Neonatal Abstinence Syndrome Education Implementation among Rural Health Care Providers
AuthorHawk, Chantal Sue
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PublisherThe University of Arizona.
RightsCopyright © is held by the author. Digital access to this material is made possible by the University Libraries, University of Arizona. Further transmission, reproduction, presentation (such as public display or performance) of protected items is prohibited except with permission of the author.
AbstractBackground: Opiate use has increased among pregnant women, thus causing an increase in newborns born with Neonatal Abstinence Syndrome (NAS), an opioid withdrawal syndrome that occurs in newborns following the delivery period. The rate of NAS newborns continues to rise in rural communities. The Mat-Su Borough in Alaska has the highest rate of NAS newborns, thus making it important that this population of providers is aware of developmental outcomes children may encounter. Purpose: The purpose of this DNP project was to develop and evaluate an evidence-based educational presentation on the potential developmental effects on NAS infants. This project required the development of an evidence-based presentation creation and the assessment of the knowledge gained by providers whom attended the presentation. Methods: This DNP project utilized a pre-test/post-test approach with an educational presentation to Pediatric Primary Care Providers at Ptarmigan Pediatrics in Wasilla, Alaska. There was a live presentation on September 10, 2018, which yielded three participants and a recorded presentation that yielded another two participants. Data analysis was accomplished by utilizing descriptive statistics. Results: There was a total of five participants, in which there was a 60%-80% correct answers on the pre-test. Following the presentation intervention, the post-test scores were 100% from all five providers. Discussion: The knowledge that was gained by providers during the presentation will greatly improve their care for children affected by NAS. Further research and dissemination should be considered and completed in order to care for this high risk population.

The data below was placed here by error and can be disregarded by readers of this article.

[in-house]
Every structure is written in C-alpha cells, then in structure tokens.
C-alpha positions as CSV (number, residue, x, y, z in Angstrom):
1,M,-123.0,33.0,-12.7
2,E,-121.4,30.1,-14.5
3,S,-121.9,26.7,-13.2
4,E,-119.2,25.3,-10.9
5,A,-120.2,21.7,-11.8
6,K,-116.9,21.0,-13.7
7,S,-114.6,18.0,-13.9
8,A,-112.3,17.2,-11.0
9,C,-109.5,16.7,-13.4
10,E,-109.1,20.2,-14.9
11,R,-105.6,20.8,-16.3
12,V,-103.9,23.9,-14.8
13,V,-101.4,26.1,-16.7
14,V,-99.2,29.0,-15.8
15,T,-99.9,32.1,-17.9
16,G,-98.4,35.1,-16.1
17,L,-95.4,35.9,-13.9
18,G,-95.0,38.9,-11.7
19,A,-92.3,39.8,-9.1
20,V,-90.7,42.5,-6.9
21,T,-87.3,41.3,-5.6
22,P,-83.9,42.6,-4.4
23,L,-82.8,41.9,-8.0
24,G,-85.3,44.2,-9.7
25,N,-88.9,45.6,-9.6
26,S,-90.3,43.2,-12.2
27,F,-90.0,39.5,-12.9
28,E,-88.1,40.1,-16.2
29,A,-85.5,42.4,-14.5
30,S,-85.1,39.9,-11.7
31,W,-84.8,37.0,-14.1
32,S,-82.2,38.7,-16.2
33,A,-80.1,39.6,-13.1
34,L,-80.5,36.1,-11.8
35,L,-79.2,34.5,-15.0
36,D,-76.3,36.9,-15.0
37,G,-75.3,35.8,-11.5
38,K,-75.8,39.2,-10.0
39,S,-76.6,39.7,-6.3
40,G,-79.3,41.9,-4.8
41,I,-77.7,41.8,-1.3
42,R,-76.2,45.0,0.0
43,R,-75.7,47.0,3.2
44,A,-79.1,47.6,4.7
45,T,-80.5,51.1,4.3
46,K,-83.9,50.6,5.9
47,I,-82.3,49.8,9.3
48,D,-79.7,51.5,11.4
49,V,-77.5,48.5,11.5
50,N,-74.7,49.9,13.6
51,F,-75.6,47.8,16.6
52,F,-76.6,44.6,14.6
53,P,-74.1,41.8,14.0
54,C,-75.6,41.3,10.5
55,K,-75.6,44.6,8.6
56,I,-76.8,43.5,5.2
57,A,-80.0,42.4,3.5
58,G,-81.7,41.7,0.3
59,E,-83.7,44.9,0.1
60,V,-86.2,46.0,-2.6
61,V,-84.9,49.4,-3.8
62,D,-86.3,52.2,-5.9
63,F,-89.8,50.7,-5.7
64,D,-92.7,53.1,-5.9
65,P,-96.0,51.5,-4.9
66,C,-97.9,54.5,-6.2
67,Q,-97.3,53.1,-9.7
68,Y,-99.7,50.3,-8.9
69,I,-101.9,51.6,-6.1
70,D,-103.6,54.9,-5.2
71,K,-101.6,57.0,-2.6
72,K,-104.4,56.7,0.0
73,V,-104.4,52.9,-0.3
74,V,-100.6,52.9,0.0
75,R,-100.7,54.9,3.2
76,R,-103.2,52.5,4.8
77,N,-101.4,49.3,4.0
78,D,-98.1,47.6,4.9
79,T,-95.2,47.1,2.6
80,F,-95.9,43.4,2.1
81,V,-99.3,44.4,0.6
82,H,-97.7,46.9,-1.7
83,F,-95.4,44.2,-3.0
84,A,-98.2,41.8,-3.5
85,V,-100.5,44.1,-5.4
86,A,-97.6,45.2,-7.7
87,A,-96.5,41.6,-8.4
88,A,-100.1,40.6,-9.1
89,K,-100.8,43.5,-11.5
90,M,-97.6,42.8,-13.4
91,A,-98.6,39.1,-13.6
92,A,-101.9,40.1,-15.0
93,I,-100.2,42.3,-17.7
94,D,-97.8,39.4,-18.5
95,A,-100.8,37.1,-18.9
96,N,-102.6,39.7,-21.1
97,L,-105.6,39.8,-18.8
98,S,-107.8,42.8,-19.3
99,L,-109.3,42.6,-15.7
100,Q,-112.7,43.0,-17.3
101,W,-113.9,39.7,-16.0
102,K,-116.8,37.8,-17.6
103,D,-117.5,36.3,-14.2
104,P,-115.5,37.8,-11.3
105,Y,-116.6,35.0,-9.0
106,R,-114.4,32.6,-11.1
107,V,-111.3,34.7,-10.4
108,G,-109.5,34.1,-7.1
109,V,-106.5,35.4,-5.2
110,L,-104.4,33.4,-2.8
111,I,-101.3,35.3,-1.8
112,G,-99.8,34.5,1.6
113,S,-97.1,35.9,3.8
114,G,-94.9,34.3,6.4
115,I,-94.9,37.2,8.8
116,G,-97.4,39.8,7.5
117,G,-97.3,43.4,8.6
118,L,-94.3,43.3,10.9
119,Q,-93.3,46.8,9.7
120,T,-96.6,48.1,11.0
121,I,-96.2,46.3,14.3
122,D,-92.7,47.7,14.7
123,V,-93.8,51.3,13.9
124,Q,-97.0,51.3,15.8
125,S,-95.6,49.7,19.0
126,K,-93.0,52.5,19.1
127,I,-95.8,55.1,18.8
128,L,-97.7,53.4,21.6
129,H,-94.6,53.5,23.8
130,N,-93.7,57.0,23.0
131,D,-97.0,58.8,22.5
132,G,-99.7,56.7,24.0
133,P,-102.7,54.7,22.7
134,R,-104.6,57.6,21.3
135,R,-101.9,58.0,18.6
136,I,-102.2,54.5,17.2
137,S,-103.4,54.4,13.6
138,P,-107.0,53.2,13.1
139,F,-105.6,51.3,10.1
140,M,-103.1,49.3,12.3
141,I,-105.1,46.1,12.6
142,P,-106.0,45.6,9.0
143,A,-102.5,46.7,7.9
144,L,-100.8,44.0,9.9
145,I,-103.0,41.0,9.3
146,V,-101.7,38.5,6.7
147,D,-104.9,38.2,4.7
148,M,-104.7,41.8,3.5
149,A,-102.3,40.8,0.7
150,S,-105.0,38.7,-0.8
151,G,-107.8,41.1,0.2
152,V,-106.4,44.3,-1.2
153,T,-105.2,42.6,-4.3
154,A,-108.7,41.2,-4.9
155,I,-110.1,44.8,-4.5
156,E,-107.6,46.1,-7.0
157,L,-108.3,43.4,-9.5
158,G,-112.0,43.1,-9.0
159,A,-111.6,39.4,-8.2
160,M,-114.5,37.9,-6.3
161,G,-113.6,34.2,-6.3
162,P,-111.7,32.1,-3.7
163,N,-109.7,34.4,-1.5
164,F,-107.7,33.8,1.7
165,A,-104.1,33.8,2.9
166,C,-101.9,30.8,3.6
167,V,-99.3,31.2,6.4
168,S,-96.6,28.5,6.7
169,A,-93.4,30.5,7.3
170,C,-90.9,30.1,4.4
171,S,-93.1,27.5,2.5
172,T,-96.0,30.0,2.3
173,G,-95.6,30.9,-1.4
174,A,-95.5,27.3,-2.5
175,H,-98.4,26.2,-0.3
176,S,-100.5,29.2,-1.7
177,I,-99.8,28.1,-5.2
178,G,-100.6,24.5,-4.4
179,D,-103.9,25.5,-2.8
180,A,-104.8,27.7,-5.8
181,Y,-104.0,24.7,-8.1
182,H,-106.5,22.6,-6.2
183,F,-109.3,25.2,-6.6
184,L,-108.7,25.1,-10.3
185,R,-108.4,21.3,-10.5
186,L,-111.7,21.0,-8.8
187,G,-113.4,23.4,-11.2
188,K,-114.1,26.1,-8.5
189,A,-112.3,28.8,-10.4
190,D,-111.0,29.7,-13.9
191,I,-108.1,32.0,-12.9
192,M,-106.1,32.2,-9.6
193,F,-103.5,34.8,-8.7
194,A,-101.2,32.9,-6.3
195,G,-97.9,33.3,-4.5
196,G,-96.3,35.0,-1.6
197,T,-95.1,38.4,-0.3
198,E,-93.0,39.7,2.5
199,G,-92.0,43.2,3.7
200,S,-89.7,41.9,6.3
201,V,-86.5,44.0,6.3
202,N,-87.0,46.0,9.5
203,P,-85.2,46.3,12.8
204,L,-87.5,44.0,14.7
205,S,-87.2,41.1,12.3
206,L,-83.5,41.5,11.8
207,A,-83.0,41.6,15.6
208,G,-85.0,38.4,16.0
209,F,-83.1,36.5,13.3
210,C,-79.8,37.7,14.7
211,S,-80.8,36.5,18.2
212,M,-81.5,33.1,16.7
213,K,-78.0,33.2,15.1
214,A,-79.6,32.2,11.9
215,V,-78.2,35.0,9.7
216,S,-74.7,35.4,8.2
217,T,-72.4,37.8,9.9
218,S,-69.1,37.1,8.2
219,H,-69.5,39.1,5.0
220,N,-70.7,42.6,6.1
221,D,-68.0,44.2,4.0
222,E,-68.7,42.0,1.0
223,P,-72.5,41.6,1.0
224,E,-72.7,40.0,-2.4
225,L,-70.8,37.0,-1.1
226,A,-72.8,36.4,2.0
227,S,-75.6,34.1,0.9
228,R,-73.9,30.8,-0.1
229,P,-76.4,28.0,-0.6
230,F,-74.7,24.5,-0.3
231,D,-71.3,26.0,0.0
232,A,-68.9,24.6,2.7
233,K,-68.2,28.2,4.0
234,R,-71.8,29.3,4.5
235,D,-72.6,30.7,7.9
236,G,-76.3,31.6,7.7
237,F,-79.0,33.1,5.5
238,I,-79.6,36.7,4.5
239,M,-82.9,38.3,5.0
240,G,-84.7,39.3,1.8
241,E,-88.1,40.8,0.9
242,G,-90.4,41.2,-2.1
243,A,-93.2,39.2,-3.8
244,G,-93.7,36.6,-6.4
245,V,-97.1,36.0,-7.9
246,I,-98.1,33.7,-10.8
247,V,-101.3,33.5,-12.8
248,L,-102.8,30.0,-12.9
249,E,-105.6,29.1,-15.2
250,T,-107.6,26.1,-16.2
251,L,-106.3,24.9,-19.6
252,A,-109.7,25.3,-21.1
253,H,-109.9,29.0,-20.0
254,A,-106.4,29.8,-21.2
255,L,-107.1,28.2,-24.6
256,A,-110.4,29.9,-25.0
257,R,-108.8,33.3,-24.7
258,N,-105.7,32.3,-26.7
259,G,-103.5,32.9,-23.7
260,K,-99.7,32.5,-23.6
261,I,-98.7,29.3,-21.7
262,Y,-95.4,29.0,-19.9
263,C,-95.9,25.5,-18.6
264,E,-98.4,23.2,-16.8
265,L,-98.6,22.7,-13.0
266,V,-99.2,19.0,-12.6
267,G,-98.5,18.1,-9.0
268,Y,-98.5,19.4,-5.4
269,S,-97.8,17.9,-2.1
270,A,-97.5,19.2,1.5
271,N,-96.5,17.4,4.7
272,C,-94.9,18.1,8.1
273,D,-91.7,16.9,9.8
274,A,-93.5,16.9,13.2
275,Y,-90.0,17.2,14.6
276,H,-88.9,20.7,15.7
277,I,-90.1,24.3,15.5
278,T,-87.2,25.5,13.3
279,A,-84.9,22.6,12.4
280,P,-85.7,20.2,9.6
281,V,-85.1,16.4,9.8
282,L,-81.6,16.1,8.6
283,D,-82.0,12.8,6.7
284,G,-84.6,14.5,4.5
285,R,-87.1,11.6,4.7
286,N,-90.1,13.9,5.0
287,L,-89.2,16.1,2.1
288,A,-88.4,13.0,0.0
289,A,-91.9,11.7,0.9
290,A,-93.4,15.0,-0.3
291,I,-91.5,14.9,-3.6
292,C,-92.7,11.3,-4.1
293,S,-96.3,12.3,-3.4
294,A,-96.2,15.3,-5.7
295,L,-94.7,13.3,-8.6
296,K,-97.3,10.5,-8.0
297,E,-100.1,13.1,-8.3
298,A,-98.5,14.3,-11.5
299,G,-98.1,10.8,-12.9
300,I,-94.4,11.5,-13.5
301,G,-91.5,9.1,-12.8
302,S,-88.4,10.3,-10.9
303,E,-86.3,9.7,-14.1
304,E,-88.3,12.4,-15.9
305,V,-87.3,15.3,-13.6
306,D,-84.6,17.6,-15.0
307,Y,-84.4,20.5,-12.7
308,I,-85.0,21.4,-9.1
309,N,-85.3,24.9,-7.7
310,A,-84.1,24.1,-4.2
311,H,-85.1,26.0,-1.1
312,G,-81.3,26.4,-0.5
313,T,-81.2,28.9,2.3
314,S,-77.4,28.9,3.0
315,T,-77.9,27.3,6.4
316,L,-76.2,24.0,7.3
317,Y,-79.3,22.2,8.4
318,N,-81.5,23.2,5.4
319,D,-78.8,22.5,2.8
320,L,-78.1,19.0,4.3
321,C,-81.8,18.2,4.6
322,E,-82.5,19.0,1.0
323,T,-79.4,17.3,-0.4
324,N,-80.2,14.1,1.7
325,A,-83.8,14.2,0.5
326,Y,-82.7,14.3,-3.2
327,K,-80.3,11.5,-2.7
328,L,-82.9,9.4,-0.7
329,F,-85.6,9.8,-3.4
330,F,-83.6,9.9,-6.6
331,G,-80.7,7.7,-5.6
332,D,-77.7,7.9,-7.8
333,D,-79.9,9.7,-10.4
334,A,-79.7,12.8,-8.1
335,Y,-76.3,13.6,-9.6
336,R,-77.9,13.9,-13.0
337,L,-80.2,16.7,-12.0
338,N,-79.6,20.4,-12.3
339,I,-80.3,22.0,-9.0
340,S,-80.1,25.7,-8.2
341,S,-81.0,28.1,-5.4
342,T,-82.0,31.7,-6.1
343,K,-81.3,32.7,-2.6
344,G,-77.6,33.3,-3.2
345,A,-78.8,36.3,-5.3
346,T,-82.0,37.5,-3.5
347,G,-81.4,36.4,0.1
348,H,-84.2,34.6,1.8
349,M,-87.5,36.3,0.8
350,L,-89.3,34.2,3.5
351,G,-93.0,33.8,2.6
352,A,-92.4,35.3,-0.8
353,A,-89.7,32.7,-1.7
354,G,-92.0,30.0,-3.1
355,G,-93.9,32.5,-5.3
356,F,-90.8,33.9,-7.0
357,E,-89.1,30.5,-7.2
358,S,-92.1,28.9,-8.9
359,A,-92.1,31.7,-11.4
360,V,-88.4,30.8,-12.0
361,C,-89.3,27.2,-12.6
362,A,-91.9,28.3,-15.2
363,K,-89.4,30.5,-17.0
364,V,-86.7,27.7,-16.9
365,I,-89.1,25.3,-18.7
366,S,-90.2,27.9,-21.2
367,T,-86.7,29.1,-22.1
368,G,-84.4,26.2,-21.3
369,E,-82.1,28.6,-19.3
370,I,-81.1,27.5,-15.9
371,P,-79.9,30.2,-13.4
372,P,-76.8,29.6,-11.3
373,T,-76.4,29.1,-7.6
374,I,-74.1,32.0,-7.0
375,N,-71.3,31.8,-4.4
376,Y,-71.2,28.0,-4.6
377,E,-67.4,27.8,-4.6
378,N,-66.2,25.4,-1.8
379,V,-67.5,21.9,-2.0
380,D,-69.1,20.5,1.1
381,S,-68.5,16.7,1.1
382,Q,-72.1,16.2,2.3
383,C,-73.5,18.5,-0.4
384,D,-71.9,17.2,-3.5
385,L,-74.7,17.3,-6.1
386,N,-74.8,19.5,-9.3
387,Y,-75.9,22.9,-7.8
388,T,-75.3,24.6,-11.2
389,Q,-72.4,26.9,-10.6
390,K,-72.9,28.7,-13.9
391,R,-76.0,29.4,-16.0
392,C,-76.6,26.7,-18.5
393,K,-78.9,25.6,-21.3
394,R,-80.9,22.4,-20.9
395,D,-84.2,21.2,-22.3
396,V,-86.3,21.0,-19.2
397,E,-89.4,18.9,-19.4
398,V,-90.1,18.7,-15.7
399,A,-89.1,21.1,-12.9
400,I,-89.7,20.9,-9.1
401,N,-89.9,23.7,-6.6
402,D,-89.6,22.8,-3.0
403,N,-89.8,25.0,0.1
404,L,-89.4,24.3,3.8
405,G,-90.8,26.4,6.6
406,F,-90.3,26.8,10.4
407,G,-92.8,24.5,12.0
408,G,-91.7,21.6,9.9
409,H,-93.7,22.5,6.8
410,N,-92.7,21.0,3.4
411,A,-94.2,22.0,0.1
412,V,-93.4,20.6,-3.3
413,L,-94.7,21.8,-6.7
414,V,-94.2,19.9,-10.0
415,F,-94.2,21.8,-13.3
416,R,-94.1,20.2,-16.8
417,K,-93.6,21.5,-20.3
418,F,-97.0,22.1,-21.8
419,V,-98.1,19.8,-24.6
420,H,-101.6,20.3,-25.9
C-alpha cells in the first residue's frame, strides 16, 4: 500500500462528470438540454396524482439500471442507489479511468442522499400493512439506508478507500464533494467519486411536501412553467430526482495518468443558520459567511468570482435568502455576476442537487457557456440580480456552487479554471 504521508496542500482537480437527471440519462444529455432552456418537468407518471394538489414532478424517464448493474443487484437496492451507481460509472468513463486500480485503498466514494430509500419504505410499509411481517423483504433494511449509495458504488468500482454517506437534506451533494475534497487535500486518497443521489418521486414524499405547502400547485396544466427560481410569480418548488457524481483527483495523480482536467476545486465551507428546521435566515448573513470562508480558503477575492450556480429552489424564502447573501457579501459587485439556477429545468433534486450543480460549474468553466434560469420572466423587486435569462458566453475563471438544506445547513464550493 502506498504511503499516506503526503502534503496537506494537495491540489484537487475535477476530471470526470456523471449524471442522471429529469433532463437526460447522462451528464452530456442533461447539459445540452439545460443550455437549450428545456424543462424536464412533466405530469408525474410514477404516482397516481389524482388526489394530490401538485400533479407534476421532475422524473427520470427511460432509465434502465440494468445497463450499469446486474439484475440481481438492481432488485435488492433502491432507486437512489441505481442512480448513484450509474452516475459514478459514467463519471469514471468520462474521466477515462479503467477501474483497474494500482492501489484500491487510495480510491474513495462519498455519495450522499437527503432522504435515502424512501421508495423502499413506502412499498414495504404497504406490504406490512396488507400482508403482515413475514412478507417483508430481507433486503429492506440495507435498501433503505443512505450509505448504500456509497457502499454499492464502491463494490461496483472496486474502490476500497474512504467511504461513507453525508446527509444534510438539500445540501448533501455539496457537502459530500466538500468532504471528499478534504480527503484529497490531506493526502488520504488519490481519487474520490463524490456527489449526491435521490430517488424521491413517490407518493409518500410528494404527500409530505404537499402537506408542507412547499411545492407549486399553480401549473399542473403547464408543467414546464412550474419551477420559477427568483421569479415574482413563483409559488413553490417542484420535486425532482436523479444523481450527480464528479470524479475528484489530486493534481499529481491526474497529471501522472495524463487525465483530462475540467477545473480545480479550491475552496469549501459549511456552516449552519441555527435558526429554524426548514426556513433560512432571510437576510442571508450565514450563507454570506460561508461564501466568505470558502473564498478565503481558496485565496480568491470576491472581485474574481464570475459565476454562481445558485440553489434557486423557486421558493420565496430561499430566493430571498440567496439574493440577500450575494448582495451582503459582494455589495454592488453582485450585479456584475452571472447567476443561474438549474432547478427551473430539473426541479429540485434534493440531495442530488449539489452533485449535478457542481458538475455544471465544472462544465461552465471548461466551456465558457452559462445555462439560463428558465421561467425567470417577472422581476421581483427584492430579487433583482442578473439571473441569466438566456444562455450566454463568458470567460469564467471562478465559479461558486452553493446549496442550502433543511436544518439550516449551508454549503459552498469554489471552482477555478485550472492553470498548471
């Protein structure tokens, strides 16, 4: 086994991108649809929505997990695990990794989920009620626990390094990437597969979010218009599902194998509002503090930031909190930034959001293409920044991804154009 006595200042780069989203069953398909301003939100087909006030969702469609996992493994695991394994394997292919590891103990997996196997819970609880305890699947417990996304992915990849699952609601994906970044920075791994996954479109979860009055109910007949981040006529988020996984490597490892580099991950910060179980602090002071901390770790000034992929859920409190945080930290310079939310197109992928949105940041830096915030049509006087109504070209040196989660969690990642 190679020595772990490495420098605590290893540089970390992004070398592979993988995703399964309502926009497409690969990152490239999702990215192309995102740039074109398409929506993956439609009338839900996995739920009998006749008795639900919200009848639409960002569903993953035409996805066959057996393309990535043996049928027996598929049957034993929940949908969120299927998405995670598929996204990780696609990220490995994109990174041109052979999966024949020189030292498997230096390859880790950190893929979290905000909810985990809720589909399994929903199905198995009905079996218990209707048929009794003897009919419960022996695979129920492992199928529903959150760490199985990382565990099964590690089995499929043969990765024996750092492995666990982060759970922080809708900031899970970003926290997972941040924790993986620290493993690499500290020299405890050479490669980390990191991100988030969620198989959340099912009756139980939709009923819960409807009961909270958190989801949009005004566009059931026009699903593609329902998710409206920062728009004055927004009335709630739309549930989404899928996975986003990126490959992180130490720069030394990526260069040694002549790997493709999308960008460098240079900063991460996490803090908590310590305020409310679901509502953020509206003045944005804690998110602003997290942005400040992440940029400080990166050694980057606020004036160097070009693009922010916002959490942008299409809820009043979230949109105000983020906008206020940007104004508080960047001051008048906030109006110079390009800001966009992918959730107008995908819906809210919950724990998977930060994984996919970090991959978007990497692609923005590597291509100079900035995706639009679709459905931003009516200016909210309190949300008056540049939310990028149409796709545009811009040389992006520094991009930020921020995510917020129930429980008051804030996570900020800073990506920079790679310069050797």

Degree ProgramGraduate College